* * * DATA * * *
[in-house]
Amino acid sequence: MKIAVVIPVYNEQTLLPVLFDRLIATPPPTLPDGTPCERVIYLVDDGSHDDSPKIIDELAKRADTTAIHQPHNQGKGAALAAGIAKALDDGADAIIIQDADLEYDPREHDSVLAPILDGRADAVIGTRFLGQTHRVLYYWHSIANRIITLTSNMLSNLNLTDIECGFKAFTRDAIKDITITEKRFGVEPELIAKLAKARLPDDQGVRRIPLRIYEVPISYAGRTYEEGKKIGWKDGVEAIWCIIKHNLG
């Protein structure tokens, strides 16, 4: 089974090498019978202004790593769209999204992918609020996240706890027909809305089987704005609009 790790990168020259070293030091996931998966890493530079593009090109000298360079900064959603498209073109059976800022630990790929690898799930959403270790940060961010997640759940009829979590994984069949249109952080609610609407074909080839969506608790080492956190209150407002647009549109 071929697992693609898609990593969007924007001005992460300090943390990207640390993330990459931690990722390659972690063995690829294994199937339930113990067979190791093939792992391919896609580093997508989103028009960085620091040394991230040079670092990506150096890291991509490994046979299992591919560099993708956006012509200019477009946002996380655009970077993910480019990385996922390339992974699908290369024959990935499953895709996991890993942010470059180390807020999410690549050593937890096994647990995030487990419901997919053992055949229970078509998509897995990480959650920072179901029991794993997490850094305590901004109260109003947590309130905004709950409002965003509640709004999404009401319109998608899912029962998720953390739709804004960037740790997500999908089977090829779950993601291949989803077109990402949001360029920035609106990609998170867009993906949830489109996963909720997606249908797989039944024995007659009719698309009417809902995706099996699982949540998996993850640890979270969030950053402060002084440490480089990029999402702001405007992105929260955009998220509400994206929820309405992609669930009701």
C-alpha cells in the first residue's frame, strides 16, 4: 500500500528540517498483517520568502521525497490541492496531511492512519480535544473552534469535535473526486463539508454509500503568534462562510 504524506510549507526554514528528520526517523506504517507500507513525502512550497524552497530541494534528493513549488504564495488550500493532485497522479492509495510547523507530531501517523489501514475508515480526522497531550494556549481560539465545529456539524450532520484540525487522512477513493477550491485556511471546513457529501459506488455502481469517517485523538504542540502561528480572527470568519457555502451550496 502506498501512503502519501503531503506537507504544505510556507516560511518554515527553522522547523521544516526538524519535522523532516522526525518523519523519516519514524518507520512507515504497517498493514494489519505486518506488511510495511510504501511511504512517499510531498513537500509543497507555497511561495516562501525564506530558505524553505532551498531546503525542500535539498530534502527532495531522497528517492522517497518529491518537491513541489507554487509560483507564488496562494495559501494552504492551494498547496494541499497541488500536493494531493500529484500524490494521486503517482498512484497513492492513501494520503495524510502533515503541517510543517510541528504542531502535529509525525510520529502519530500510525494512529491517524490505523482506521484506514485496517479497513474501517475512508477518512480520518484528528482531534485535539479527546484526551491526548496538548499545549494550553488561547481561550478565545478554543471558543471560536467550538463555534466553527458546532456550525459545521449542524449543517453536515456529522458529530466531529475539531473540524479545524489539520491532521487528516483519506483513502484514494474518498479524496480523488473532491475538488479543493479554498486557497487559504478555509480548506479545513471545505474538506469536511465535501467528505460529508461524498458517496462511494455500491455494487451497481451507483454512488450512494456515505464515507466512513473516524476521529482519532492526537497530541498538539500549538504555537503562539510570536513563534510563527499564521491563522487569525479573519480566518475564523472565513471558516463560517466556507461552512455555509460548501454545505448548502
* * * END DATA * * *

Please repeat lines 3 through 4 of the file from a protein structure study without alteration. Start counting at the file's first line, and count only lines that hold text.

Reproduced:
């Protein structure tokens, strides 16, 4: 089974090498019978202004790593769209999204992918609020996240706890027909809305089987704005609009 790790990168020259070293030091996931998966890493530079593009090109000298360079900064959603498209073109059976800022630990790929690898799930959403270790940060961010997640759940009829979590994984069949249109952080609610609407074909080839969506608790080492956190209150407002647009549109 071929697992693609898609990593969007924007001005992460300090943390990207640390993330990459931690990722390659972690063995690829294994199937339930113990067979190791093939792992391919896609580093997508989103028009960085620091040394991230040079670092990506150096890291991509490994046979299992591919560099993708956006012509200019477009946002996380655009970077993910480019990385996922390339992974699908290369024959990935499953895709996991890993942010470059180390807020999410690549050593937890096994647990995030487990419901997919053992055949229970078509998509897995990480959650920072179901029991794993997490850094305590901004109260109003947590309130905004709950409002965003509640709004999404009401319109998608899912029962998720953390739709804004960037740790997500999908089977090829779950993601291949989803077109990402949001360029920035609106990609998170867009993906949830489109996963909720997606249908797989039944024995007659009719698309009417809902995706099996699982949540998996993850640890979270969030950053402060002084440490480089990029999402702001405007992105929260955009998220509400994206929820309405992609669930009701």
C-alpha cells in the first residue's frame, strides 16, 4: 500500500528540517498483517520568502521525497490541492496531511492512519480535544473552534469535535473526486463539508454509500503568534462562510 504524506510549507526554514528528520526517523506504517507500507513525502512550497524552497530541494534528493513549488504564495488550500493532485497522479492509495510547523507530531501517523489501514475508515480526522497531550494556549481560539465545529456539524450532520484540525487522512477513493477550491485556511471546513457529501459506488455502481469517517485523538504542540502561528480572527470568519457555502451550496 502506498501512503502519501503531503506537507504544505510556507516560511518554515527553522522547523521544516526538524519535522523532516522526525518523519523519516519514524518507520512507515504497517498493514494489519505486518506488511510495511510504501511511504512517499510531498513537500509543497507555497511561495516562501525564506530558505524553505532551498531546503525542500535539498530534502527532495531522497528517492522517497518529491518537491513541489507554487509560483507564488496562494495559501494552504492551494498547496494541499497541488500536493494531493500529484500524490494521486503517482498512484497513492492513501494520503495524510502533515503541517510543517510541528504542531502535529509525525510520529502519530500510525494512529491517524490505523482506521484506514485496517479497513474501517475512508477518512480520518484528528482531534485535539479527546484526551491526548496538548499545549494550553488561547481561550478565545478554543471558543471560536467550538463555534466553527458546532456550525459545521449542524449543517453536515456529522458529530466531529475539531473540524479545524489539520491532521487528516483519506483513502484514494474518498479524496480523488473532491475538488479543493479554498486557497487559504478555509480548506479545513471545505474538506469536511465535501467528505460529508461524498458517496462511494455500491455494487451497481451507483454512488450512494456515505464515507466512513473516524476521529482519532492526537497530541498538539500549538504555537503562539510570536513563534510563527499564521491563522487569525479573519480566518475564523472565513471558516463560517466556507461552512455555509460548501454545505448548502